How you get around the flash of invisible content on Safari and iOS? The Filament Group figured out they could set a style rule for the site for the fallback font-family to start with. When the specialty font finishes loading, this script can set a class of fonts-loaded directly to the <html> element. Then, a second font-family rule that applies to the fully loaded page would take over.

Here’s what everything looks like for a website loading Sans Source Pro as a specialty font:


/* CSS */
/* You should be able to use @import or Google Fonts link as well,
 * these also generate a @font-face rule.
 *
 */

@font-face {
    font-family: 'source_sans_proregular';
    src: url('http://www.yourwebsite.com/path-to/fonts/sourcesanspro-regular-webfont.eot');
    src: url('http://www.yourwebsite.com/path-to/fonts/sourcesanspro-regular-webfont.eot?#iefix') format('embedded-opentype'),
         url('http://www.yourwebsite.com/path-to/fonts/sourcesanspro-regular-webfont.woff2') format('woff2'),
         url('http://www.yourwebsite.com/path-to/fonts/sourcesanspro-regular-webfont.woff') format('woff'),
         url('http://www.yourwebsite.com/path-to/fonts/sourcesanspro-regular-webfont.ttf') format('truetype'),
         url('http://www.yourwebsite.com/path-to/fonts/sourcesanspro-regular-webfont.svg#source_sans_proregular') format('svg');
    font-weight: normal;
    font-style: normal;
}
body {
  font-family: Helvetica, Arial, sans-serif;
}
.fonts-loaded body {
  font-family: 'Source Sans Pro', sans-serif;
}


/* JavaScript */
/**
  * I put mine in the footer. You can experiment with where this goes.
  *
  */
<script src="http://www.yourwebsite.com/path-to-file/js/fontfaceobserver.js"></script>
<script>
(function( w ){
    // if the class is already set, we're good.
    if( w.document.documentElement.className.indexOf( "fonts-loaded" ) > -1 ){
        return;
    }
    var fontA = new w.FontFaceObserver( "Source Sans Pro", {
        weight: 400
    });
    var fontB = new w.FontFaceObserver( "Source Sans Pro", {
        weight: 700
    });
    w.Promise
        .all([fontA.load(), fontB.load()])
        .then(function(){
            w.document.documentElement.className += " fonts-loaded";
        });
}( this ));
</script>

This gives page visitors the content, with a fallback font, without waiting for the Google Fonts to load, which blocks page rendering — making page rendering faster.

This also prevents Webkit browsers from having invisible content while waiting for the specialty fonts to load.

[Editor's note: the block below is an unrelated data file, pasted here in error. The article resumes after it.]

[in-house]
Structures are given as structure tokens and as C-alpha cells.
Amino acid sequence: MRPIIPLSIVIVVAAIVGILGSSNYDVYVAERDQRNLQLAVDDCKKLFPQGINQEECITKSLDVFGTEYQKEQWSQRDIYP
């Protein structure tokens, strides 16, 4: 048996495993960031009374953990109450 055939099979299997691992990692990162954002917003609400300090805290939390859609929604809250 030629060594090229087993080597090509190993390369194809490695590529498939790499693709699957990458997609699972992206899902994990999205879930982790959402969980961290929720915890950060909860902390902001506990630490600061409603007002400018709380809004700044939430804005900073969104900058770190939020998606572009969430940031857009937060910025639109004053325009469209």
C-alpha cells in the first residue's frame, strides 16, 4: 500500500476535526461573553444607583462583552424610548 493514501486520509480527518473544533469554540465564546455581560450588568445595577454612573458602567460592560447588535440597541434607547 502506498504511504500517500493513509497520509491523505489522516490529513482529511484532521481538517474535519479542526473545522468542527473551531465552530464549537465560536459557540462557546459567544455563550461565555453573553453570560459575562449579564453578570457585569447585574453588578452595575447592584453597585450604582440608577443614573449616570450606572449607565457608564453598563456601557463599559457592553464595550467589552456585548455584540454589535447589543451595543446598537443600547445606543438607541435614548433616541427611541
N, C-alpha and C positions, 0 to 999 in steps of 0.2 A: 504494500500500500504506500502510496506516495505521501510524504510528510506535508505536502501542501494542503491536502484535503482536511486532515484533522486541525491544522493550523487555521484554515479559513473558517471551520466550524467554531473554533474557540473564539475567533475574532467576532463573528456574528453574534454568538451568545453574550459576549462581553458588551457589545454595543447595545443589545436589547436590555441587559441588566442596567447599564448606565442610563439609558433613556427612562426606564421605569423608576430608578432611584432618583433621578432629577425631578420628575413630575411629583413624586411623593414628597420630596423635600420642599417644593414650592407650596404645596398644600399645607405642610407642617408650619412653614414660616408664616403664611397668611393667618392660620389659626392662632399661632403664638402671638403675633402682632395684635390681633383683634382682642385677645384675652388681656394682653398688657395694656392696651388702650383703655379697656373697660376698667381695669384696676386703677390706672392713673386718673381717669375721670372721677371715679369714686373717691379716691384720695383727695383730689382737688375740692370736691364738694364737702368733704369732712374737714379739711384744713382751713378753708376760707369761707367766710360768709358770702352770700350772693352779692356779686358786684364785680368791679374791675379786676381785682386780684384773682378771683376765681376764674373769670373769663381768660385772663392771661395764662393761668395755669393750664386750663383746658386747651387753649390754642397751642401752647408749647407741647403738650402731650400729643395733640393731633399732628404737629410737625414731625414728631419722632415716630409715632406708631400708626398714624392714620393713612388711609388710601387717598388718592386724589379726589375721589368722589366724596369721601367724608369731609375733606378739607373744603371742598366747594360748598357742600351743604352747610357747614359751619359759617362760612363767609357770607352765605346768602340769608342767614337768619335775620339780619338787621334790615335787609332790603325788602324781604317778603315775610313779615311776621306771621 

This setup probably isn’t ideal for every site. But for stripped down sites with only a couple of fonts, it can improve page speed.

Now what Filament Group did to cache the loaded fonts in a vistor’s browser was add a cookie via server-side includes that looked like this:


<!--#if expr="$HTTP_COOKIE=/fonts\-loaded\=true/" -->
<html lang="en" class="fonts-loaded">
<!--#else -->
<html lang="en">
<!--#endif -->

Now, they are running Perl server-side include scripts on flat HTML files. Unless you have a similar setup, that will be of little help to you.

I’m pretty sure there is a way to do this in PHP for WordPress using $_COOKIE and set_cookie(). I’ll come back to this as I test further.

Avatar for John Locke

John Locke is a SEO consultant from Sacramento, CA. He helps manufacturing businesses rank higher through his web agency, Lockedown Design & SEO.

50 comments on “Load Google Fonts Asynchronously For Page Speed

  1. Sounds good John!
    Unfortunately I am not technical enough to pull this off on my website.
    Tried but didn´t do anything.
    I did something wrong… a shame!

    Greetings from Holland.

    Robbert

    1. Ahh, this one is a little tricky, Robbert. This post is more for developers, but it came after much trial and error on my own.

      You should test experiments like this on a staging server (a clone of your site not in the public view). That way, no damage is done to your live site.

  2. Working on a website and wanted to try out Font-Face observer. Not a dev and was having trouble with the javascript needed to make it work. I just wanted to say your example worked perfectly!

  3. Since the loading of the font is differed, is there any FOUC using this method? Also, could we download the JS and roll it into our site’s own JS to avoid an additional HTTP request?

  4. Hi Jonathan:

    There is a little Flash of Unstyled Content. The way around this might be to set a cookie that looks to see if someone has visited before, then add the class name to the body tag.

    For the second question, you can absolutely roll this into your site JavaScript to sidestep the extra HTTP request.

    1. Thanks John! I’ve since implemented this on a test page and I’ve now got a very high score on Google PageSpeed Insights 🙂 Thank you!

      I do still see a FOUT however, which irks me a little. I even set the cookie. I’ve been reading around and apparently, Flash of Unstyled Text is preferred over invisible text on page load nowadays.

      Is this what you prefer also?

  5. Hi Jonathan:

    Awesome to hear that you’ve improved your Google PageSpeed score. The cookie is where I hit a roadblock.

    To answer your other question, if I have a choice between Flash of Unstyled Text and a delay in page rendering, I’ll take the FOUT every day of the week.

    The reason is that I’m willing to trade an instant of unstyled text if it means a half second bump in page load time. Better for users, and Google likes it.

    Ultimately the goal is to attract more people to a page and keep them there until they read the whole page. 🙂